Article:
Hide table of contents

An approach I often use in my coaching is to pick the ONE thing, that if you could change, would have an exponential (or just the most) impact on the rest of your day. I propose that we use that mentality to pick the most easy-hanging fruit to help EA orgs be most impactful. I personally think that the ONE thing for EA orgs is mentorship and support - Charity Entrepreneurship does an excellent job of that, and it's a model that the rest of the funding community should incorporate. At the risk of sounding too critical, I will say that I think it's somewhat neglectful of funders to give people financial support to start their organizations, but not provide them with the right org infrastructure support to help them be successful. 

The objective of this post is to highlight key, easily actionable areas that would likely make all the EA funding dollars much more impactful.

A few thought exercises

  • If you, as a funder, knew that by giving each startup an extra 10% to create a healthier infrastructure, you would increase the survival rate and/or impact on average by at least 30%, would that be worth it?
  • Say you have 2 organizations with the same agenda. One started with the right resources and guidance to create a healthy infrastructure, and the other without. What would you expect the difference in the overall impact and survival of each org to be?

My Perspective of the Current Landscape

To start with, I want to add a disclaimer that this article is based on my own experiential data with EA and EA-aligned orgs, as well as the experiences and perspectives of many other service providers in the EA space (see this article about EASE).  This is by no means inclusive of all orgs and all problems - it is just my subjective perspective of the current systems.

Here's how I assess the current funding landscape:

ObjectiveSpawn effective charities.Take an effective charity idea and bring it to fruition
Methodology (as I see it)Develop cause areas that should be funded. Attract applicants and initiatives. Vet applications. If the cause and numbers are in line with prior established metrics, approve and transfer funds.Do initial research, create a financial plan based on knowns, apply for funding, potentially receive funding, and report on progress annually.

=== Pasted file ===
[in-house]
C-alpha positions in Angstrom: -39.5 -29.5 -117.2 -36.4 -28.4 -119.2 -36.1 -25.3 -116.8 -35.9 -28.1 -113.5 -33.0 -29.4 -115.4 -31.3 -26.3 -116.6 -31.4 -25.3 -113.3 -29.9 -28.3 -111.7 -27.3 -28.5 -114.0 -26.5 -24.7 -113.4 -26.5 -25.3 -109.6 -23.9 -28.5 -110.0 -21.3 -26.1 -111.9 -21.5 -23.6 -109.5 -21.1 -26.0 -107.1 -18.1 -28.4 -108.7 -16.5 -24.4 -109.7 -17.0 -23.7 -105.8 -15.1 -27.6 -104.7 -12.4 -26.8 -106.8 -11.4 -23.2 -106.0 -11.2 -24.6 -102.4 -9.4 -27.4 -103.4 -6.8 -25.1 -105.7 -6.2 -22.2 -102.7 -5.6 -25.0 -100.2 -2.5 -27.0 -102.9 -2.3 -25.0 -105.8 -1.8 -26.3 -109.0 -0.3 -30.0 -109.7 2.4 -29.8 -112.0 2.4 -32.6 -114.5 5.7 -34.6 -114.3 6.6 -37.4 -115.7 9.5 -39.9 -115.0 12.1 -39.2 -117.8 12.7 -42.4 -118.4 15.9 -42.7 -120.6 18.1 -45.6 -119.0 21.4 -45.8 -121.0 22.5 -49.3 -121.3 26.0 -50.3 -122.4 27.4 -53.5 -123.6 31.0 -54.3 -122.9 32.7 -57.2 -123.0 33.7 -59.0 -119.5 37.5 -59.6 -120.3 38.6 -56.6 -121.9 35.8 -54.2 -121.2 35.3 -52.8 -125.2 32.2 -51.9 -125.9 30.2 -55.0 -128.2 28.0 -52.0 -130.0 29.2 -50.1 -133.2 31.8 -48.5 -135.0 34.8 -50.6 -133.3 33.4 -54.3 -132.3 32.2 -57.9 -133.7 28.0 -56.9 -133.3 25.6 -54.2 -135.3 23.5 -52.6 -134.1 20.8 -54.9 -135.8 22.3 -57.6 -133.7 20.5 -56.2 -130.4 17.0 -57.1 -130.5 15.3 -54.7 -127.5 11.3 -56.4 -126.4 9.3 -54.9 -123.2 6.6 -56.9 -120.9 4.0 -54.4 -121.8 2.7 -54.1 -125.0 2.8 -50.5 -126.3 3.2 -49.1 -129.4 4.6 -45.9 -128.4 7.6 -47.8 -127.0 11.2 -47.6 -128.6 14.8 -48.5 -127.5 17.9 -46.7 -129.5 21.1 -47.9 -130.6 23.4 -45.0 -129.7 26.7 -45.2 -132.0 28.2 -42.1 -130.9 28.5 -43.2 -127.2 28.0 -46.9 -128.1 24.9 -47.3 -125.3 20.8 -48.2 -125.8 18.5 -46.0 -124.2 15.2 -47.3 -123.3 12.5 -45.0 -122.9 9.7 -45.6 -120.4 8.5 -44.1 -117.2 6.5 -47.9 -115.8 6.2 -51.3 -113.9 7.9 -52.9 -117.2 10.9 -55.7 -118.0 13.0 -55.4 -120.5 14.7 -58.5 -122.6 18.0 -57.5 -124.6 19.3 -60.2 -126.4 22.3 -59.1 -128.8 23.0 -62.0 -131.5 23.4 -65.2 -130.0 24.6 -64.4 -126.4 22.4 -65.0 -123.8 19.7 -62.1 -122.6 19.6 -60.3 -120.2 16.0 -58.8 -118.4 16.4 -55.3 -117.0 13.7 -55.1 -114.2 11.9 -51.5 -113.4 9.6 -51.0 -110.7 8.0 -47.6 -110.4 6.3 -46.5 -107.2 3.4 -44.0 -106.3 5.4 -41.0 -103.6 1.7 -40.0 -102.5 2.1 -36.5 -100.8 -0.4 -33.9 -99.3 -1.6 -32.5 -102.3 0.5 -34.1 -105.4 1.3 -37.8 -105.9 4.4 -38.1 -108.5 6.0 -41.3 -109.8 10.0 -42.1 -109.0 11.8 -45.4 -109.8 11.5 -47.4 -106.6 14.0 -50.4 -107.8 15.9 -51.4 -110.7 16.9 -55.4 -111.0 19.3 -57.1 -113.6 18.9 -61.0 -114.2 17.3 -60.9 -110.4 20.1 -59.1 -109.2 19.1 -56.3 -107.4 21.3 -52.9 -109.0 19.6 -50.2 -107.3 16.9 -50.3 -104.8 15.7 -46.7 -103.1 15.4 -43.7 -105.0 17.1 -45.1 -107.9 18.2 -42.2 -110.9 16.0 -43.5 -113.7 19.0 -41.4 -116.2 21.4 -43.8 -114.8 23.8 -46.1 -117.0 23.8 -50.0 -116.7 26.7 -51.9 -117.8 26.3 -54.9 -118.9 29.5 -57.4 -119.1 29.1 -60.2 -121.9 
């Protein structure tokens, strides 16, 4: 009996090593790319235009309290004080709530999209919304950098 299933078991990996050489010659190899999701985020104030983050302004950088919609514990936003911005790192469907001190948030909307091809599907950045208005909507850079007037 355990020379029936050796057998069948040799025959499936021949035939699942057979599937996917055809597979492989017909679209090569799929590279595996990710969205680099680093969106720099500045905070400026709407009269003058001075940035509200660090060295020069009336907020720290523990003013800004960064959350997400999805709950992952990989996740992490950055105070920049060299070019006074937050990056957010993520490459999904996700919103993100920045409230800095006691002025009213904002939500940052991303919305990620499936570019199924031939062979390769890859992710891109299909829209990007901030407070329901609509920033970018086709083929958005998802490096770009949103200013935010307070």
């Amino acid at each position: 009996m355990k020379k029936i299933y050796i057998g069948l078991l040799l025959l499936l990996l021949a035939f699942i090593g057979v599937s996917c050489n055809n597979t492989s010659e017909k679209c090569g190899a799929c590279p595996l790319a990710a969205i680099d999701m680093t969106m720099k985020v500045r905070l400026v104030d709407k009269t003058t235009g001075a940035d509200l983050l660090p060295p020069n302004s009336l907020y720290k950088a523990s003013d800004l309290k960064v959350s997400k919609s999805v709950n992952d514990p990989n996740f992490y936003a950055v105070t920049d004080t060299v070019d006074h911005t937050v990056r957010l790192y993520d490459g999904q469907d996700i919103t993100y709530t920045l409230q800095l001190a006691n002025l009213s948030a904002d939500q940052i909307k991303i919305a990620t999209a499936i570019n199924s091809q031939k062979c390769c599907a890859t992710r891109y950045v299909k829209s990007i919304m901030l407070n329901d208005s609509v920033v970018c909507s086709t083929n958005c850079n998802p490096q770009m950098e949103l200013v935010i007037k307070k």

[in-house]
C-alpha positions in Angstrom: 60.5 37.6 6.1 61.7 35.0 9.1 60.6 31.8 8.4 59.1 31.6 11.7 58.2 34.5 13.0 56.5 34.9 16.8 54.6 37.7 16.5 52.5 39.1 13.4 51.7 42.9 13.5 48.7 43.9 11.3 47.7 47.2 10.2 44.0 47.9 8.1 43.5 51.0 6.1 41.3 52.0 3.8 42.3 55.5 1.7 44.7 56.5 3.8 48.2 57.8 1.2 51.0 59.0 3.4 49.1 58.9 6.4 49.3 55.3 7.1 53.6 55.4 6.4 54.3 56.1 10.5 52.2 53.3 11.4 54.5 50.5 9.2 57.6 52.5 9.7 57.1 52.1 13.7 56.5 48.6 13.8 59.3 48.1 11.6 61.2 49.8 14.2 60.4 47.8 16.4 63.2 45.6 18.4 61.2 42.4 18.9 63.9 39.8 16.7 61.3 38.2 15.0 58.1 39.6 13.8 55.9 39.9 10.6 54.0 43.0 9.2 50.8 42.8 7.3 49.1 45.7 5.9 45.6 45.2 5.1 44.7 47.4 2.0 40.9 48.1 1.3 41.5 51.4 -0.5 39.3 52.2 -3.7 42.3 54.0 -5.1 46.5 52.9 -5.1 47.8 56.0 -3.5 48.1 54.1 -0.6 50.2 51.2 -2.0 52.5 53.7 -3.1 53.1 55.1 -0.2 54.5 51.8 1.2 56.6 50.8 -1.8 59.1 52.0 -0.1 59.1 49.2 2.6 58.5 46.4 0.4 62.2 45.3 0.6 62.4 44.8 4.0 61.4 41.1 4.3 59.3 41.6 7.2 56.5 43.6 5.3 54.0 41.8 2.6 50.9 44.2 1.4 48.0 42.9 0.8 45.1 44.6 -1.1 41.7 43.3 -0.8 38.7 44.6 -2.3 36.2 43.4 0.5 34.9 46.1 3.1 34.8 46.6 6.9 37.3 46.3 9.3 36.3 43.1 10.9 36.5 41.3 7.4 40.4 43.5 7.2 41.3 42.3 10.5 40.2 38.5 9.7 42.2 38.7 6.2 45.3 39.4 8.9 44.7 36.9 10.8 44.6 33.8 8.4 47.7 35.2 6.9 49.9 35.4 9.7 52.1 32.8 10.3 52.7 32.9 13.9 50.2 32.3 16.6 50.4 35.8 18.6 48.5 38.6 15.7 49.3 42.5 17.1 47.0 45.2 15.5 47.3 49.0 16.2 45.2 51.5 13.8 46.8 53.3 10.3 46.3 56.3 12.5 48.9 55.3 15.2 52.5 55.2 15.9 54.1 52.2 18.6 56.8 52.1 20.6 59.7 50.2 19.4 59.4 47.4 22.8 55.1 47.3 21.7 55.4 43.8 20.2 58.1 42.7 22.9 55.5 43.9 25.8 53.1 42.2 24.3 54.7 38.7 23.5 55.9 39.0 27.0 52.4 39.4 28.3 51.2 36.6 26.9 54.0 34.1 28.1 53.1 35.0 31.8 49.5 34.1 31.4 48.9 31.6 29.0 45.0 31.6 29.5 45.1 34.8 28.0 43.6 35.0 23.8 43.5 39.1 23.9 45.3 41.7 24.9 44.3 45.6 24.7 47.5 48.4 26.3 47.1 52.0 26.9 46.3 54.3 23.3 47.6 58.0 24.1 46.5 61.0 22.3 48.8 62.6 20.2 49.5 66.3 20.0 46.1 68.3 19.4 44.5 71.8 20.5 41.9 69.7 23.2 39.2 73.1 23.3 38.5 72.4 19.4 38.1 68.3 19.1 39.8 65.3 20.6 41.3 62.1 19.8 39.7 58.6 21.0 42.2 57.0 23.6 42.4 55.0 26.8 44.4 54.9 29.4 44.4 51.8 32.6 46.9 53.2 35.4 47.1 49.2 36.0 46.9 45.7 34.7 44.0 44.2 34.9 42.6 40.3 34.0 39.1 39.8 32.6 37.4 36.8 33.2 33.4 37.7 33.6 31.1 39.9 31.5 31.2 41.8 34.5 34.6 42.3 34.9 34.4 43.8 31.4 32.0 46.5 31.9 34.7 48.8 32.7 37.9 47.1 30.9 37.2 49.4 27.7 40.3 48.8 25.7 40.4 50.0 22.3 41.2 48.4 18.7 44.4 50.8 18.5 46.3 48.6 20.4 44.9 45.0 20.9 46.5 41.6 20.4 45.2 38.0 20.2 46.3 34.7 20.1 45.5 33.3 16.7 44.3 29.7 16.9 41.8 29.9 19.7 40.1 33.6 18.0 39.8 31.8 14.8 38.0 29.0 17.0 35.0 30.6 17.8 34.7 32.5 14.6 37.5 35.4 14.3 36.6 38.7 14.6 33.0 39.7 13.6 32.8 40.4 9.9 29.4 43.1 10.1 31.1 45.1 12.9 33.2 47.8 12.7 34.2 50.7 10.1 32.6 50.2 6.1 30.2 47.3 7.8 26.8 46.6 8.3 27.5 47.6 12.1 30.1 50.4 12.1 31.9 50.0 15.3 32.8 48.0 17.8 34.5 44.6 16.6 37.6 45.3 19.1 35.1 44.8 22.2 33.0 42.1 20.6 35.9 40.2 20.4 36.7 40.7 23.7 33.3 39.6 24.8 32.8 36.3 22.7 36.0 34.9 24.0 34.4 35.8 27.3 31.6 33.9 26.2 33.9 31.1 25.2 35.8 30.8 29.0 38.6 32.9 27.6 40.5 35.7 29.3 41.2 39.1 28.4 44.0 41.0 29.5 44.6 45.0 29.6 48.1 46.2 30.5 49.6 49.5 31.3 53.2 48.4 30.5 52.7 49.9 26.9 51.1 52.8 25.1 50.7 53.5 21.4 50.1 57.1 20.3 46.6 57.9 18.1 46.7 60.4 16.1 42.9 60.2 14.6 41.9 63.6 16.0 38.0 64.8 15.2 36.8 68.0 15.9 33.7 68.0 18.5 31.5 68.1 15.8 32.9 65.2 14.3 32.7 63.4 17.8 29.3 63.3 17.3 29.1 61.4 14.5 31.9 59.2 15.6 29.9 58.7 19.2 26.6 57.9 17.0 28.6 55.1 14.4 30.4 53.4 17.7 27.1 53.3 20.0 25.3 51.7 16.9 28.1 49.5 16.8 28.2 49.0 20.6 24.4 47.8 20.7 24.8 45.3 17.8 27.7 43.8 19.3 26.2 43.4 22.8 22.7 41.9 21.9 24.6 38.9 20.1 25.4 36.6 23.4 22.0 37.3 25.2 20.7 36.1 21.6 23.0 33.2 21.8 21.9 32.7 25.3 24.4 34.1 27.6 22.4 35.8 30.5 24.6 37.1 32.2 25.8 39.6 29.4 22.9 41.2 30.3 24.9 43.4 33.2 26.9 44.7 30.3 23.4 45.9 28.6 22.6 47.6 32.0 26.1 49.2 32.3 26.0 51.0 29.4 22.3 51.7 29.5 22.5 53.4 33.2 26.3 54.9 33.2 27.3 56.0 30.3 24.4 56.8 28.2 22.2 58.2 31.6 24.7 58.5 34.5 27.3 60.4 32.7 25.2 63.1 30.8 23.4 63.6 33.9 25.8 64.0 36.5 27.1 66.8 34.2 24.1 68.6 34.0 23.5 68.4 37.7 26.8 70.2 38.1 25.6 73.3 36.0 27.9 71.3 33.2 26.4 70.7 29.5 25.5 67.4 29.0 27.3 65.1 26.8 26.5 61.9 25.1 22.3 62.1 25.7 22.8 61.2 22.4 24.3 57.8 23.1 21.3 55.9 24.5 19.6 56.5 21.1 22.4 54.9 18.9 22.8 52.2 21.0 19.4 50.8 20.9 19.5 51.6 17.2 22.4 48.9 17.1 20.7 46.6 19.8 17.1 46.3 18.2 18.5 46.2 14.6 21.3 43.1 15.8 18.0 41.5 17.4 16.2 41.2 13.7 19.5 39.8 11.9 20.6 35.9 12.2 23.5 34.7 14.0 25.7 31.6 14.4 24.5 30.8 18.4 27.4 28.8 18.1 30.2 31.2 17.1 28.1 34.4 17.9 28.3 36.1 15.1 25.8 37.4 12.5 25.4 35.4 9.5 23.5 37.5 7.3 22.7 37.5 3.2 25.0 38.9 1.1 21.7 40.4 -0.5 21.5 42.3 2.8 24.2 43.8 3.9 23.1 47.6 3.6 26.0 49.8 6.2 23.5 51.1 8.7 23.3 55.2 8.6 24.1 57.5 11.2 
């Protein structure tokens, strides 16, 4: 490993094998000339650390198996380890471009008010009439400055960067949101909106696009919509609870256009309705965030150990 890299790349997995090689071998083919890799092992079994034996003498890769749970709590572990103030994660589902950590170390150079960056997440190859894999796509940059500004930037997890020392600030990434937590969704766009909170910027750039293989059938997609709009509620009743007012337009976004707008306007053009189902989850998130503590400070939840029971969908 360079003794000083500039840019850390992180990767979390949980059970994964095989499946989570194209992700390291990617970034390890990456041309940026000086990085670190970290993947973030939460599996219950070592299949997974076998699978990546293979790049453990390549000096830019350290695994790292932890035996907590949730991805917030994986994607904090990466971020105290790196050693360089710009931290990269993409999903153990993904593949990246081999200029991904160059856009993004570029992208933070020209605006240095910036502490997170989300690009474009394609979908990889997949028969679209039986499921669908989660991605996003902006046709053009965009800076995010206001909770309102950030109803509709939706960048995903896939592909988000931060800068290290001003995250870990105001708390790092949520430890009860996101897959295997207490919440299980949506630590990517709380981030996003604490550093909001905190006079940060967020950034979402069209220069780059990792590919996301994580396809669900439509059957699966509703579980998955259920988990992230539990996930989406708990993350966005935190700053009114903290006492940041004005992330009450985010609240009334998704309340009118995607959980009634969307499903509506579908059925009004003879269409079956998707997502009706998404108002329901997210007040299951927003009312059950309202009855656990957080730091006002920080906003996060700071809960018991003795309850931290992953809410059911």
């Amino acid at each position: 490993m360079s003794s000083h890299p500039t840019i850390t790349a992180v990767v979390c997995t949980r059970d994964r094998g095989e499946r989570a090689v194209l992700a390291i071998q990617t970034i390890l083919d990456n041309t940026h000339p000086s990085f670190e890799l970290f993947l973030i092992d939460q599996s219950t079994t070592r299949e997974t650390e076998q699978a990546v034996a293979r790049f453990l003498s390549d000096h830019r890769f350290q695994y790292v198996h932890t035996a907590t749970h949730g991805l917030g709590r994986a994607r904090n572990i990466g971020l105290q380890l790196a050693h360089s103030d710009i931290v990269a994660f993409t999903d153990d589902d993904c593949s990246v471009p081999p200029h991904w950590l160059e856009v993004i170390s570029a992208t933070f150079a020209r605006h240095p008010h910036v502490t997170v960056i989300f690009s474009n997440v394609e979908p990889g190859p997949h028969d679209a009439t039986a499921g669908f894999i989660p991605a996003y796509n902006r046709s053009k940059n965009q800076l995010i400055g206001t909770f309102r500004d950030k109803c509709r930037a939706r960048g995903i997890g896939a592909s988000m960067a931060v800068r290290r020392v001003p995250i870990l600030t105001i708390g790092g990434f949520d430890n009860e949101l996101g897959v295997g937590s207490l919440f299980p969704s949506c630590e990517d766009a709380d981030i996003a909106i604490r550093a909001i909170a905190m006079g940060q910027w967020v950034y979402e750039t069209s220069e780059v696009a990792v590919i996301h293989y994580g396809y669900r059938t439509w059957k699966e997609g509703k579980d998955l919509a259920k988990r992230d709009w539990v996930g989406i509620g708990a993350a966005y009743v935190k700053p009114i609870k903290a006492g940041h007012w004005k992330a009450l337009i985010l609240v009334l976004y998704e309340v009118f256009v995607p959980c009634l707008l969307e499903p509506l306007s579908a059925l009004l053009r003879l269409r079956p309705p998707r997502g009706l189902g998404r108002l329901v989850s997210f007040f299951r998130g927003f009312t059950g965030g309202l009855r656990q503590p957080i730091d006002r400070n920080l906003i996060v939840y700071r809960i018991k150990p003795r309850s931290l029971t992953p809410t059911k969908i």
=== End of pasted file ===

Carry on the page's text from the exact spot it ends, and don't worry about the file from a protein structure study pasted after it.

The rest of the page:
What’s often missing
  • Establishing proper governance and compliance
  • Finding talent that is good at leadership, in addition to research
  • Assurance that funds will be spent most wisely (minimizing investment risk)
  • Metrics for survival rates and causes of failure (if they exist, I'd love to see them)
  • Incorporating proper governance and compliance
  • Entrepreneurial / business leadership experience
  • Guidance, mentorship and support
  • Supportive community
  • Strategic clarity
  • Well-developed ToC and a plan to implement
  • Accountability and supervision
  • A culture of asking for help
  • Trusted resources to support the org with supportive services and development
  • Willingness to spend money on “non-essentials”, such as training
  • Highest impact is often not achieved
  • Low survival rate of young orgs
  • Mismanagement and slow growth in orgs, if any
  • Burnout of talent group
  • Ineffective use of EA funds


  • Unable to grow effectively
  • Unable to have ideal impact
  • Slow, disorganized / hampered development
  • Higher failure rates
  • Burnout
  • Increased compliance and liability problems
  • Mismanaged staff
  • Mismanaged funds
  • Poorly estimated budget -> not enough funds to implement well



Proposed changes to the system:

  1. Have standard budget items that every startup should be including. For example, accounting, legal, marketing, ops, coaching, mentorship, community groups, HR, software, rent, travel, salary, benefits, healthcare etc. Not everything will apply to all orgs, but this way funders can make sure the orgs have the resources to be successful from the start. It may be helpful to have a budget consultant as part of the approval process.